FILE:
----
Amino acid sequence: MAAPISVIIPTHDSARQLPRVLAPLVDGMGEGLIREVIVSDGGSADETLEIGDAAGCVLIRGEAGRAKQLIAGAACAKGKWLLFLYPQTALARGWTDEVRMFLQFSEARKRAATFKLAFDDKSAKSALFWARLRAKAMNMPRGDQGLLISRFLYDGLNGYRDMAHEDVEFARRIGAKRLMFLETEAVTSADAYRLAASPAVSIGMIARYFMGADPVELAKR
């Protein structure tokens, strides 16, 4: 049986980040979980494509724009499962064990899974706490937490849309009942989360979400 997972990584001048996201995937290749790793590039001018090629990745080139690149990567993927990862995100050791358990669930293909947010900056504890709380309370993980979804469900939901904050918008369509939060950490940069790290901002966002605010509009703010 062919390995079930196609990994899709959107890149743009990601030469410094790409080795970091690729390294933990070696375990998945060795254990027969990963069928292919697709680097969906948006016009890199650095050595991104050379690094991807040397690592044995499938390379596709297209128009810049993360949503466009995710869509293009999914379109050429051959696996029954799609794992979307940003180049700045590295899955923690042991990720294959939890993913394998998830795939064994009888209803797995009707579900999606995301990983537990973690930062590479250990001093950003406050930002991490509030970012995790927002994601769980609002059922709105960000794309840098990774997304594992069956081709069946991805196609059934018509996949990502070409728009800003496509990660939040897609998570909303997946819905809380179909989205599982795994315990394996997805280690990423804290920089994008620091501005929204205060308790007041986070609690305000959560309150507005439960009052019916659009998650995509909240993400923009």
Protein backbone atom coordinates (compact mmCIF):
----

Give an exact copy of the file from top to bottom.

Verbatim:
Amino acid sequence: MAAPISVIIPTHDSARQLPRVLAPLVDGMGEGLIREVIVSDGGSADETLEIGDAAGCVLIRGEAGRAKQLIAGAACAKGKWLLFLYPQTALARGWTDEVRMFLQFSEARKRAATFKLAFDDKSAKSALFWARLRAKAMNMPRGDQGLLISRFLYDGLNGYRDMAHEDVEFARRIGAKRLMFLETEAVTSADAYRLAASPAVSIGMIARYFMGADPVELAKR
């Protein structure tokens, strides 16, 4: 049986980040979980494509724009499962064990899974706490937490849309009942989360979400 997972990584001048996201995937290749790793590039001018090629990745080139690149990567993927990862995100050791358990669930293909947010900056504890709380309370993980979804469900939901904050918008369509939060950490940069790290901002966002605010509009703010 062919390995079930196609990994899709959107890149743009990601030469410094790409080795970091690729390294933990070696375990998945060795254990027969990963069928292919697709680097969906948006016009890199650095050595991104050379690094991807040397690592044995499938390379596709297209128009810049993360949503466009995710869509293009999914379109050429051959696996029954799609794992979307940003180049700045590295899955923690042991990720294959939890993913394998998830795939064994009888209803797995009707579900999606995301990983537990973690930062590479250990001093950003406050930002991490509030970012995790927002994601769980609002059922709105960000794309840098990774997304594992069956081709069946991805196609059934018509996949990502070409728009800003496509990660939040897609998570909303997946819905809380179909989205599982795994315990394996997805280690990423804290920089994008620091501005929204205060308790007041986070609690305000959560309150507005439960009052019916659009998650995509909240993400923009």
Protein backbone atom coordinates (compact mmCIF):